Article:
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About the CTSA Program

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Transforming Clinical and Translational Research

The CTSA program is designed to address the development and implementation of national standards and best practices for the full range of translation, from basic discovery to clinical and community-engaged research. The program supports a national network of medical research institutions collaborating to transform how clinical and translational science is conducted nationwide.

CTSA Clinical Trials

CTSAs support a broad range of resources for clinical research, including clinical trials. However, NCATS authorization limits specific support for clinical trials through pilot projects and within training programs to trials only through the end of Phase IIA.

A Phase IIA clinical trial is a pilot study to evaluate the effectiveness and safety of an intervention in patients with the disease or condition to be treated, diagnosed or prevented. These studies may focus on participant population characteristics, dose response, dose frequency or other characteristics related to safety or efficacy. Phase IIA trials are not considered pivotal trials showing the effectiveness of an intervention.

CTSA-supported investigators are transforming basic discoveries into tangible improvements in human health through work to improve:

  • Data-sharing and informatics tools
  • Translational research training
  • Innovative collaborations
  • Multi-study regulatory hurdles
  • Patient recruitment
  • Other key areas of research involving people

Program Evolution

Researchers in the Allergy and Clinical Immunology Division at the University of Michigan Medical SchooNIH launched the CTSA program in 2006 to:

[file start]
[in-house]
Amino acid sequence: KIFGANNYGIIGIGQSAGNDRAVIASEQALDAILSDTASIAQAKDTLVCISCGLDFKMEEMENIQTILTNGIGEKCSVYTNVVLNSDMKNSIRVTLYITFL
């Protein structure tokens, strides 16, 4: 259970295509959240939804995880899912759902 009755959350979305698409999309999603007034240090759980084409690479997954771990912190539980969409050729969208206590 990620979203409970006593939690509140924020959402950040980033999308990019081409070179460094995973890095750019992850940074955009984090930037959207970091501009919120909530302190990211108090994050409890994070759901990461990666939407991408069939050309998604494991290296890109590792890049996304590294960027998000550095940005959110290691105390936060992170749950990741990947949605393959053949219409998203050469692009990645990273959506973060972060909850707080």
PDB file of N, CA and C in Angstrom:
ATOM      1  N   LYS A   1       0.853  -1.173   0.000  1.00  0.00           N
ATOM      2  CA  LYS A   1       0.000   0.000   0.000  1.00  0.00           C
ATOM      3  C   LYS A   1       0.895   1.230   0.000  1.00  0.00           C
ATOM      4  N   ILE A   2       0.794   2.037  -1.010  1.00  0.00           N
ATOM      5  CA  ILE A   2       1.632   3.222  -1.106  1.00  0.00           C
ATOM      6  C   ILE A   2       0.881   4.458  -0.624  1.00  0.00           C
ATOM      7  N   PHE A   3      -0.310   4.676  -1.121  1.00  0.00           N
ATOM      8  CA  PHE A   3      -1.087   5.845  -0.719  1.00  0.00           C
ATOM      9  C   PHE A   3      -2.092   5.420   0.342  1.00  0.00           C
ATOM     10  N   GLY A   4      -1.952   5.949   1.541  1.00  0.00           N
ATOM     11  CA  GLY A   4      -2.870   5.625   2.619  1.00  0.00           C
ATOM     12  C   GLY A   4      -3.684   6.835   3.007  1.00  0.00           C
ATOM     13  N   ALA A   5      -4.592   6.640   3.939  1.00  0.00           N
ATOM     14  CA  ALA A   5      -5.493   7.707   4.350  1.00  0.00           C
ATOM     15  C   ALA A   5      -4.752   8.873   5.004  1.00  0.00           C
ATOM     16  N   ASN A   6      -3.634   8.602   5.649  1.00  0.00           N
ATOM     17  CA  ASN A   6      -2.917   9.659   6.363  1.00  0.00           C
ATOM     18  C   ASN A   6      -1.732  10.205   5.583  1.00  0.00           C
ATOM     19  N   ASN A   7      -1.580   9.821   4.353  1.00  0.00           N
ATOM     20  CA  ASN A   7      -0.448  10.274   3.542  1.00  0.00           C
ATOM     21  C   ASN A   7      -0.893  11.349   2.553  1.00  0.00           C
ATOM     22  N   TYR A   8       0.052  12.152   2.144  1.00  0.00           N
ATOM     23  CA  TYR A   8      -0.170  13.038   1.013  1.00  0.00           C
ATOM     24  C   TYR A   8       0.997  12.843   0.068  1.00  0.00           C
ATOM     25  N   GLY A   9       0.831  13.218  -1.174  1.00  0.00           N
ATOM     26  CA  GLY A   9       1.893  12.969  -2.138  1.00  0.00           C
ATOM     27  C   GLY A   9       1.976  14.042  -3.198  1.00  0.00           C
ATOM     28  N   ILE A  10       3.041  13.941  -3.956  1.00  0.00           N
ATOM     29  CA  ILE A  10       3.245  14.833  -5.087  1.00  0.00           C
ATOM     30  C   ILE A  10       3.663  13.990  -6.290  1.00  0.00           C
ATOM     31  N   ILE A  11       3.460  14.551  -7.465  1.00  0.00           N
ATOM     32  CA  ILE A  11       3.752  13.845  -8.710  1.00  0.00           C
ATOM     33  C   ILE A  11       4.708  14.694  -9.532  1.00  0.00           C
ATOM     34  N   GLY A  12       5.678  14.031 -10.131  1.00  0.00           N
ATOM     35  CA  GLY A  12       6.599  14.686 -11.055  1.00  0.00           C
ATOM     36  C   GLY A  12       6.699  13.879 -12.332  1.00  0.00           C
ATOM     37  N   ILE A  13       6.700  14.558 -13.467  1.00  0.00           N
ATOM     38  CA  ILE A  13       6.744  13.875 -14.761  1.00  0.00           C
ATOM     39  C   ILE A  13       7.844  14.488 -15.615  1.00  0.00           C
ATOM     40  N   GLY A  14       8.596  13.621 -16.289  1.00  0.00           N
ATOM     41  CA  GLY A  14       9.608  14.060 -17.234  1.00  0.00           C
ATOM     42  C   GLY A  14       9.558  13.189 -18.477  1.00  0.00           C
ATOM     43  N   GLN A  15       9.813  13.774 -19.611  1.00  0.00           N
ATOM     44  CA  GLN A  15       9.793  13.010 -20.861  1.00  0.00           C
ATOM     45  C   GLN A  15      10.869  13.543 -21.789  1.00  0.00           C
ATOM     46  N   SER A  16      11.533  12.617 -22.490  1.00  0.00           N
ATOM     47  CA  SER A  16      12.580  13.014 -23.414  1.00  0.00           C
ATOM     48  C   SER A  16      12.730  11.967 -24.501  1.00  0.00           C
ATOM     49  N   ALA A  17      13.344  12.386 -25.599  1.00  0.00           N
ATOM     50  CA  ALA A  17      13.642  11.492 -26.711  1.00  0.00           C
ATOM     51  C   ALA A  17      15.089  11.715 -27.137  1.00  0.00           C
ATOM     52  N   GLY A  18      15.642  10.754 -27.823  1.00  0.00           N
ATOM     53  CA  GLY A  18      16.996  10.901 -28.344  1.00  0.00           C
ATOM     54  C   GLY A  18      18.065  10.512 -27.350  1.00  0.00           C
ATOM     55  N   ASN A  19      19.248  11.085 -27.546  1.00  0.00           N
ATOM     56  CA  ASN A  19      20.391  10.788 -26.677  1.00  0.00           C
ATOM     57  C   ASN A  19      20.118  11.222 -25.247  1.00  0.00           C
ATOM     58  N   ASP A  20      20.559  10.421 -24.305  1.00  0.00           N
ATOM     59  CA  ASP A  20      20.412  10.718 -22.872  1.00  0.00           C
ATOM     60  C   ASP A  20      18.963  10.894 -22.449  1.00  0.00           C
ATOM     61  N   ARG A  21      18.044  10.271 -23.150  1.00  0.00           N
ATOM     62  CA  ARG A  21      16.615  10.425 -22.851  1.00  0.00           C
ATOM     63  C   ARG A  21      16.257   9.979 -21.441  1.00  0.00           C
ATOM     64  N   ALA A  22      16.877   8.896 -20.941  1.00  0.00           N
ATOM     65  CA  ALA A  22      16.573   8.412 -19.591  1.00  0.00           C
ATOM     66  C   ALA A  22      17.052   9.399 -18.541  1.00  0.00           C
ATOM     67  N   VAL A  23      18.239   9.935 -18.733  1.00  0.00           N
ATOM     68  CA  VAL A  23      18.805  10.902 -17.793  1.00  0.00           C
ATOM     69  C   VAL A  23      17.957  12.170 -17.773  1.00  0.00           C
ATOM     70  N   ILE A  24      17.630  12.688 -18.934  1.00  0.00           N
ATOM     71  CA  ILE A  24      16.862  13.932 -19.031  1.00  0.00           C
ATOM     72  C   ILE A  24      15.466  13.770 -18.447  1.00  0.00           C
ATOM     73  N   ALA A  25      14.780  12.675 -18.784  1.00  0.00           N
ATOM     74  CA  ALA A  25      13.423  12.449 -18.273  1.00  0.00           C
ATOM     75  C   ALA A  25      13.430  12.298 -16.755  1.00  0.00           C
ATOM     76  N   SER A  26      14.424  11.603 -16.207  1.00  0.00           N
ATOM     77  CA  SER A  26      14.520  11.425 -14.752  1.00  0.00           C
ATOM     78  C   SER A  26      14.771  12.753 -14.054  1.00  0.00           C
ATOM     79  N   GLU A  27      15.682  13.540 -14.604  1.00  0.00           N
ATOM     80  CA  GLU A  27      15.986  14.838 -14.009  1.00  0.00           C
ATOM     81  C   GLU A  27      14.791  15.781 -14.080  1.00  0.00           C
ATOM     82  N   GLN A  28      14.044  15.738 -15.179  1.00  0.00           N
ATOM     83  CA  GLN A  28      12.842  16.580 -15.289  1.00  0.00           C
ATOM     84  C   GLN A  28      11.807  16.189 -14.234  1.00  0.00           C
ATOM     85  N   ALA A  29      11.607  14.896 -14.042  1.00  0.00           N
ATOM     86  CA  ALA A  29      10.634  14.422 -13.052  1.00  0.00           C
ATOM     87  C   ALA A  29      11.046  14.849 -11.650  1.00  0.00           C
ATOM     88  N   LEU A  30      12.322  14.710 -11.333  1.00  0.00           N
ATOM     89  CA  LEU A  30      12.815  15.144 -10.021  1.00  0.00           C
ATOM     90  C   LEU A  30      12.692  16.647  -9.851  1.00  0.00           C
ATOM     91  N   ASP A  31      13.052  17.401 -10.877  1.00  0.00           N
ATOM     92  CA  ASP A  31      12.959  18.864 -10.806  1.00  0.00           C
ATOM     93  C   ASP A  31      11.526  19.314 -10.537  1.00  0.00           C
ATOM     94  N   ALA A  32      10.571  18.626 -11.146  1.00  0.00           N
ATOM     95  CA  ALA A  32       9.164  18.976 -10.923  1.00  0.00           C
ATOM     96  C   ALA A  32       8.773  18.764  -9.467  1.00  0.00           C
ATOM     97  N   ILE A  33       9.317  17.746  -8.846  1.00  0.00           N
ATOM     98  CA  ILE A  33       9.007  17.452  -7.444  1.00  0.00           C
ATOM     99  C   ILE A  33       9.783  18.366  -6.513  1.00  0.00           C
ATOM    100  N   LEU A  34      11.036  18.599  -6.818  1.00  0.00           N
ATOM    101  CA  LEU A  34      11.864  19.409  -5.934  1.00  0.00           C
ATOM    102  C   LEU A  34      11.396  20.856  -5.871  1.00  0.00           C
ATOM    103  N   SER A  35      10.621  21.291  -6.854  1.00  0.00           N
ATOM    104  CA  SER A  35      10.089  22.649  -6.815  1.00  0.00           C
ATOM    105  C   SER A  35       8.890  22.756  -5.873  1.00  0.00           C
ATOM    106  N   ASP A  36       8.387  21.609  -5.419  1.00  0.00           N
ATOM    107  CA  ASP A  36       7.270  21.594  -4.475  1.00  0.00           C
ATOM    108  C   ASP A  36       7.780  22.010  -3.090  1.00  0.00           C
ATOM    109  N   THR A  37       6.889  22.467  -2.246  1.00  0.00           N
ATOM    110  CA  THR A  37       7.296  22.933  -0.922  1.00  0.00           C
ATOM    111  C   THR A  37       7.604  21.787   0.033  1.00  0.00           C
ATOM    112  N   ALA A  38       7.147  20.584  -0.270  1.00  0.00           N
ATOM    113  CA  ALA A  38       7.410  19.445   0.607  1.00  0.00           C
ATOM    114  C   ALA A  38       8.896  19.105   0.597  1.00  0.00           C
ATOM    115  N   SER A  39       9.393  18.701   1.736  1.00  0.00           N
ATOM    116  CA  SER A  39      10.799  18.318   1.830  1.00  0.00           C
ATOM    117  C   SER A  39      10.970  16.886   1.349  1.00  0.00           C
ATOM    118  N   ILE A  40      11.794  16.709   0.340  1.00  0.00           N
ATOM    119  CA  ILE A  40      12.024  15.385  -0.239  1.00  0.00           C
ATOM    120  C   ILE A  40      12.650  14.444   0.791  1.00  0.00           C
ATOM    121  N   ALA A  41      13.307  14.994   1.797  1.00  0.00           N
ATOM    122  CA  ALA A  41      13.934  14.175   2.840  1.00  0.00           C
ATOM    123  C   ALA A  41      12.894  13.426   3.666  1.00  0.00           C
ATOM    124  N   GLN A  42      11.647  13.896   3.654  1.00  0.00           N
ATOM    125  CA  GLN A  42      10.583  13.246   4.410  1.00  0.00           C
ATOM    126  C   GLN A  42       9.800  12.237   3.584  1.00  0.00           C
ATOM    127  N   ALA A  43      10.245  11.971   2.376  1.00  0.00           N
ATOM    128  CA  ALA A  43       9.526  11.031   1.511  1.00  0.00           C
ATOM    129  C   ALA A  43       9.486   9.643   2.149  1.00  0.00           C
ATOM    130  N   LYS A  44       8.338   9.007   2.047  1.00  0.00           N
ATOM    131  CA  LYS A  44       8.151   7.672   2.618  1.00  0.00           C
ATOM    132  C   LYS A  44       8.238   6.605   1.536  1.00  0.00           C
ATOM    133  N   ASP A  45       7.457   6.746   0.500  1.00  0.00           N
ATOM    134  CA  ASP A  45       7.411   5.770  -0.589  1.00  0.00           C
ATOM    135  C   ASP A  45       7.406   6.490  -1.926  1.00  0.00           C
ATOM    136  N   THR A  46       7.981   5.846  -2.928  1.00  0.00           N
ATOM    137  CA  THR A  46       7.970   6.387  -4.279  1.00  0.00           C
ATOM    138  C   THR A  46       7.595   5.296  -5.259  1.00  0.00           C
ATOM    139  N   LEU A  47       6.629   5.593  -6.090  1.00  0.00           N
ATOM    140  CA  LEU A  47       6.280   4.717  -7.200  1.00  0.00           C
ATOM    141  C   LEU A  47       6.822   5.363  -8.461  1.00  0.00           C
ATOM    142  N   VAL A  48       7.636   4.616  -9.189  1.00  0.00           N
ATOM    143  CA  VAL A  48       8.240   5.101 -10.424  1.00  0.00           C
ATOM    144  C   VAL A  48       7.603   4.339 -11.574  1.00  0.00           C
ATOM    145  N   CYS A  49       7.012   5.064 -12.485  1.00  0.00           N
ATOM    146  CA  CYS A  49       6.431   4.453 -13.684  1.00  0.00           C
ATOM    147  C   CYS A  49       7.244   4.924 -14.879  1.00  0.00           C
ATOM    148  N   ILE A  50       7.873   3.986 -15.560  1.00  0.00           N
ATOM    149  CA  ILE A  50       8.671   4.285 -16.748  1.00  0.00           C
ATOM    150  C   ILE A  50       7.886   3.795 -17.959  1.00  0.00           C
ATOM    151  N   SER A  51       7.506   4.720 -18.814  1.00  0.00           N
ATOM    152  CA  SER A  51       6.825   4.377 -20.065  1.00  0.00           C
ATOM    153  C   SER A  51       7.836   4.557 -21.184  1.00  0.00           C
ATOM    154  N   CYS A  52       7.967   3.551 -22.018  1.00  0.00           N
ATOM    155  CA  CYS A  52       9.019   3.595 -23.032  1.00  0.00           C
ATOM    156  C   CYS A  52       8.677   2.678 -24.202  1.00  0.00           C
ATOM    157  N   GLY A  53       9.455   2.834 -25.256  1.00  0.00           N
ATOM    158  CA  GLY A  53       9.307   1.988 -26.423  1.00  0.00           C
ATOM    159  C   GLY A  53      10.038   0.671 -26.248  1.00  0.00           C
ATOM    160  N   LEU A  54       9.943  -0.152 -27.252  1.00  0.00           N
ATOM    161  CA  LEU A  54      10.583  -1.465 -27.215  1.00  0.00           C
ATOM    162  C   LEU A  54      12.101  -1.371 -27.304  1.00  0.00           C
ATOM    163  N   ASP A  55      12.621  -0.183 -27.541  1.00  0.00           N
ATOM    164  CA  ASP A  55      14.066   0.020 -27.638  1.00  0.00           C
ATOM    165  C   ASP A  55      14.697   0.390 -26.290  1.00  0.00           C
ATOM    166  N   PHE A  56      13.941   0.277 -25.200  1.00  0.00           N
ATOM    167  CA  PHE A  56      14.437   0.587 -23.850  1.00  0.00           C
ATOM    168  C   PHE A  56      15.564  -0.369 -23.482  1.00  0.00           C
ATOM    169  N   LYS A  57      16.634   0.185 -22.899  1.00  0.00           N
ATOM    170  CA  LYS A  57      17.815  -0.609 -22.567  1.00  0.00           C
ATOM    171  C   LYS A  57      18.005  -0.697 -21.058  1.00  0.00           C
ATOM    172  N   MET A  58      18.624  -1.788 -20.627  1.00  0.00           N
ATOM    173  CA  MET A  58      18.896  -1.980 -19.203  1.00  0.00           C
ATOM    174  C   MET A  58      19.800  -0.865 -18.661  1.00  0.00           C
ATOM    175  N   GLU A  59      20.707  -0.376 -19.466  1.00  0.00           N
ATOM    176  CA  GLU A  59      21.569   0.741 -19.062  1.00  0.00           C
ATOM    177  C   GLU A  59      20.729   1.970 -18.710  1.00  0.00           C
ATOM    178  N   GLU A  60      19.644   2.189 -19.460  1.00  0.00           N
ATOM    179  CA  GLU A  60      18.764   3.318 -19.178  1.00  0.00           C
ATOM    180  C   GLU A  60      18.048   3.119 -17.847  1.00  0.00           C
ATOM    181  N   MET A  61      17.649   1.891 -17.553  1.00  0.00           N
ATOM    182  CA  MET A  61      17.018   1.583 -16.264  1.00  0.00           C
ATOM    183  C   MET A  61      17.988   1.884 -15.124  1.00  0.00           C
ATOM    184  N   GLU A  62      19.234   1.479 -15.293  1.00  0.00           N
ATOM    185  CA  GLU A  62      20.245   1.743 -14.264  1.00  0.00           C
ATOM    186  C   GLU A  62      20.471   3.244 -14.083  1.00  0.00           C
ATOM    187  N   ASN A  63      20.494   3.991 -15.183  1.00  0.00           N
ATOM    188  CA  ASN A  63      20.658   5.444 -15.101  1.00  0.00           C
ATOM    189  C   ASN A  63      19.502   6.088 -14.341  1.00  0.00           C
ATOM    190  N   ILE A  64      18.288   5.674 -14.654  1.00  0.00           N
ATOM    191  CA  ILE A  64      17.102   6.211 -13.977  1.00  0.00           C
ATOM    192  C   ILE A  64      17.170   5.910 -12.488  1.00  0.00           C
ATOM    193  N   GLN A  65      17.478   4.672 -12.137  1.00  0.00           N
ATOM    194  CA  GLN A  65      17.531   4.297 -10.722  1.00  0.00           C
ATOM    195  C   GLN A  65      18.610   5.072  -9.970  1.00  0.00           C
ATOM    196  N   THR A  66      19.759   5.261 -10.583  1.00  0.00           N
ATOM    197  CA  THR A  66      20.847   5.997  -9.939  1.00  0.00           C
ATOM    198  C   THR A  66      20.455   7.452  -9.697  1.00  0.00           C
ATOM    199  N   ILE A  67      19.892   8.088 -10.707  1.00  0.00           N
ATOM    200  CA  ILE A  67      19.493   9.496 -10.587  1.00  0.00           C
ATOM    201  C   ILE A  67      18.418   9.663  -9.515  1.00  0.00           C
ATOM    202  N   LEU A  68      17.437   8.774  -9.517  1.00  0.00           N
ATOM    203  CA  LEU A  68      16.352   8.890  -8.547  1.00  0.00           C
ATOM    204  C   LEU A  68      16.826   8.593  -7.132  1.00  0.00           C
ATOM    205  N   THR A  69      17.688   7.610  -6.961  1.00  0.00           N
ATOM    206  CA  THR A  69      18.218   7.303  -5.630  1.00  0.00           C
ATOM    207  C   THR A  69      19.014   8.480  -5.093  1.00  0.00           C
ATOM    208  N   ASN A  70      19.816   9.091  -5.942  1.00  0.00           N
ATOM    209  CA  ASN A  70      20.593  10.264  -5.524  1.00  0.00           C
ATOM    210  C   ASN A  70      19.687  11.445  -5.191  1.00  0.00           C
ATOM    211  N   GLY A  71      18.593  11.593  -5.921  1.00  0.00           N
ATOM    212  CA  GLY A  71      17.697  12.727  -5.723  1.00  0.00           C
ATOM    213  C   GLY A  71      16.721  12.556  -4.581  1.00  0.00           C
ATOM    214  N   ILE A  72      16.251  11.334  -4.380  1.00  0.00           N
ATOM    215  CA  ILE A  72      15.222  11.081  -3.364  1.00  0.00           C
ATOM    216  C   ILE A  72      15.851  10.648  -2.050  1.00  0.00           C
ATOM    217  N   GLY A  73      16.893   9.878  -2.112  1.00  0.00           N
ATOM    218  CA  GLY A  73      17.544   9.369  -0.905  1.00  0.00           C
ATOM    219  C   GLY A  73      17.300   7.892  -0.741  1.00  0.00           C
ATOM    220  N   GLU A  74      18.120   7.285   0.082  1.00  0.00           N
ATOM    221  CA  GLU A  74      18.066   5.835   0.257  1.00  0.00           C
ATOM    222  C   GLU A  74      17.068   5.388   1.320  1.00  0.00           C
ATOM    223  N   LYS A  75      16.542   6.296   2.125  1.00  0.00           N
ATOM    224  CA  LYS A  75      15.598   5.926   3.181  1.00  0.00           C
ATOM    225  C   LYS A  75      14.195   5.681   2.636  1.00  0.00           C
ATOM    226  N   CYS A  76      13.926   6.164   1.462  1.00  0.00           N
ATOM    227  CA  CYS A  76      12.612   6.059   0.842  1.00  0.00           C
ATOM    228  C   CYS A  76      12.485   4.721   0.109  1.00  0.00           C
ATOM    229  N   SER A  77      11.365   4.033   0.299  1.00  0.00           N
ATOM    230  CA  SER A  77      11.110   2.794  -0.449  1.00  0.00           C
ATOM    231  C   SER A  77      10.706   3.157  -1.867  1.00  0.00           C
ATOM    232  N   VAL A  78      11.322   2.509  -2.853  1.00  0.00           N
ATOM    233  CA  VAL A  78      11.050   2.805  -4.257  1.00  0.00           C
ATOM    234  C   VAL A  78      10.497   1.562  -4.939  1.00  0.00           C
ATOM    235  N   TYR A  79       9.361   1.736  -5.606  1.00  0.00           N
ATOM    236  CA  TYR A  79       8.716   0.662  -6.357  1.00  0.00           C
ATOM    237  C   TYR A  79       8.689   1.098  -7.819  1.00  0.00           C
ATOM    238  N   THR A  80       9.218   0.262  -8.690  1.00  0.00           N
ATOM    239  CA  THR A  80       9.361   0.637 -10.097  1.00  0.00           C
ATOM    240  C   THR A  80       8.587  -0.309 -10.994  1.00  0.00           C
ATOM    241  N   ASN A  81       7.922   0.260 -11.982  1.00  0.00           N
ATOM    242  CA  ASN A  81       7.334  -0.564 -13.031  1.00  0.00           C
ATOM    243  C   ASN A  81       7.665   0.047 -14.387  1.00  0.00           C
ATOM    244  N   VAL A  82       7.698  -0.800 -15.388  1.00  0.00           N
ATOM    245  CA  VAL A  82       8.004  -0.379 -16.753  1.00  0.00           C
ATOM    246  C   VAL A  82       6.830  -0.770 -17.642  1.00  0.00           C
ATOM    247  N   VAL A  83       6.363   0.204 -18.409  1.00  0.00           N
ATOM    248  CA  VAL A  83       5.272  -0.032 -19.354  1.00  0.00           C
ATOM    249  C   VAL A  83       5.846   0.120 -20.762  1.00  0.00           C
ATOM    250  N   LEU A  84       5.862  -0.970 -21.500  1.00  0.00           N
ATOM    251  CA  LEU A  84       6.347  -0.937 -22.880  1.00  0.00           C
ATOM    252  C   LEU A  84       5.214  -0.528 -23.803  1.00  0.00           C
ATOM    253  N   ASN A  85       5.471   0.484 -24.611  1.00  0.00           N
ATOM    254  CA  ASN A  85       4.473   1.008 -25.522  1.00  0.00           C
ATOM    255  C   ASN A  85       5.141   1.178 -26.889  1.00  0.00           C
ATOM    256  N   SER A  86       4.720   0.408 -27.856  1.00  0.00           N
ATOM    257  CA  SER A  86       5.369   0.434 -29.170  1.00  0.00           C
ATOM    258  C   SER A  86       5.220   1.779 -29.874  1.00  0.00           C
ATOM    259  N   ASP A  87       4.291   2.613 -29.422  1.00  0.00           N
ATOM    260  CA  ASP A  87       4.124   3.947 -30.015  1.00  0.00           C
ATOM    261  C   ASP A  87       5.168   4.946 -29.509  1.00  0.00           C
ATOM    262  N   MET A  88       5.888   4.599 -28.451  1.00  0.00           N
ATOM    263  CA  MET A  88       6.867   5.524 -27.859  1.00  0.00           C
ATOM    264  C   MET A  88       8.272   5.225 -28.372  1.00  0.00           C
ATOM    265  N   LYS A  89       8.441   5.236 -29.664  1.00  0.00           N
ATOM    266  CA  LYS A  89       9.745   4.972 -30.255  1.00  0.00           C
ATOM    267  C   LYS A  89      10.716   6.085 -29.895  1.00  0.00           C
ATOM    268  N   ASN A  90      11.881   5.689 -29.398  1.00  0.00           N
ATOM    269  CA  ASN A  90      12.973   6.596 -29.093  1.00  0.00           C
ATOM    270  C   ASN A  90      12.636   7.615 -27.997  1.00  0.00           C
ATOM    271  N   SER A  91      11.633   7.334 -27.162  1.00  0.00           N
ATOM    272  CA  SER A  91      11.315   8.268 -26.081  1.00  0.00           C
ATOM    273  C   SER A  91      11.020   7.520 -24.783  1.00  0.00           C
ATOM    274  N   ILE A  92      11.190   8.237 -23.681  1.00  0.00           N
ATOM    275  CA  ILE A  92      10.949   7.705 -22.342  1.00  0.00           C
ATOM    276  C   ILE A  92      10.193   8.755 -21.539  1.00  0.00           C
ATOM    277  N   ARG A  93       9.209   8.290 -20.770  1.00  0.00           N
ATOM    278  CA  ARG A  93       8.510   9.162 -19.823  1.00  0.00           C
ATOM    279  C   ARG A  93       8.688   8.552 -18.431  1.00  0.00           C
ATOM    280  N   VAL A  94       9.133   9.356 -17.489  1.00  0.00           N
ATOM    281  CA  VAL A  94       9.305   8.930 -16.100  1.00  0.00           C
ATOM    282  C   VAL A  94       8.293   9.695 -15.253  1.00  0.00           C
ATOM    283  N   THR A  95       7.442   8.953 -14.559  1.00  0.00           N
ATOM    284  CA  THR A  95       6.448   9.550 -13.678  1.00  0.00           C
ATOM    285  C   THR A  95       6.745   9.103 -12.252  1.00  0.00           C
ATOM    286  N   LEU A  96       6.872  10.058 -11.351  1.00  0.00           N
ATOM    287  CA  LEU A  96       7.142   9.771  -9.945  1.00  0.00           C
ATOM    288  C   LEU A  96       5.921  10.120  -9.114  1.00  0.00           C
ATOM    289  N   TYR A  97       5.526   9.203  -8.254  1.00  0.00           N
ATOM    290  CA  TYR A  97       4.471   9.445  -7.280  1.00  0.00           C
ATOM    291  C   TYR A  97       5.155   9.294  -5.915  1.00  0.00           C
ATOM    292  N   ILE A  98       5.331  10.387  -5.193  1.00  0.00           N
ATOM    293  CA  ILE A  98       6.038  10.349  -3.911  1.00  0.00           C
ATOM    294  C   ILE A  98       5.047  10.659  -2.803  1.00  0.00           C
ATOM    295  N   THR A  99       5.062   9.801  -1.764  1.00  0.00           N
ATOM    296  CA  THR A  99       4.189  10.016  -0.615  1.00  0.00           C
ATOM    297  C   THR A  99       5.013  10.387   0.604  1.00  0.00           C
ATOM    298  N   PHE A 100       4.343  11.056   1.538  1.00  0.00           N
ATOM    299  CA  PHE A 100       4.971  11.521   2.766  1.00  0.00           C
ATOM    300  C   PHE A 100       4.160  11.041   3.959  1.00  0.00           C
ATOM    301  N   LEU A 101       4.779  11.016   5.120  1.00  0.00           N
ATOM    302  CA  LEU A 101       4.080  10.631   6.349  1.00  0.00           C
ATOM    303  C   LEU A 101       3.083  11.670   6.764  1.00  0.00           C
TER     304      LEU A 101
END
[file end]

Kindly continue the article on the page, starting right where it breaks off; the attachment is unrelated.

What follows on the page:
• Create academic homes for clinical and translational research
  • Provide investigators and research teams with research cores, tools and a local environment that encourages and facilitates the conduct of clinical and translational research, including with community and industry partners.
  • Train the scientific workforce needed for the translational sciences.

In 2012, NIH commissioned the Institute of Medicine (IOM) to assemble an ad hoc expert committee to evaluate the CTSA program. Committee members reviewed existing evaluations and stakeholder input, and they sought input through public workshops and other means. In June 2013, the IOM committee released its report, and NCATS Director Christopher P. Austin, M.D., issued a statement in response.

To provide guidance on the IOM’s recommendations, NCATS established the Advisory Council Working Group on the IOM Report: The CTSA Program at NIH. This group provided advice on changes to the CTSA program with a focus on establishing measurable goals and objectives. The working group issued a report on May 16, 2014.

Related Links


Petra Kaufmann, M.D., M.Sc.
Director, Division of Clinical Innovation

CTSA-Funded Institutions

Currently, about 60 medical research institutions in 30 states and the District of Columbia receive CTSA program funding to improve clinical and translational research nationwide.

CTSA-Funded Institutions


Tackling Trial Recruitment

UCSD doctor examines clinical trial participant

CTSA hubs are forming a national network to overcome barriers to participant recruitment for clinical trials. Learn more.

IRB Reliance Models

 Boston marathon runners

The CTSA consortium is working to remove or minimize common translational barriers, such as those involved in institutional review board (IRB) approvals. Improving this process could ease the burden on investigators, encourage more multisite studies and obtain trial results faster. Learn more.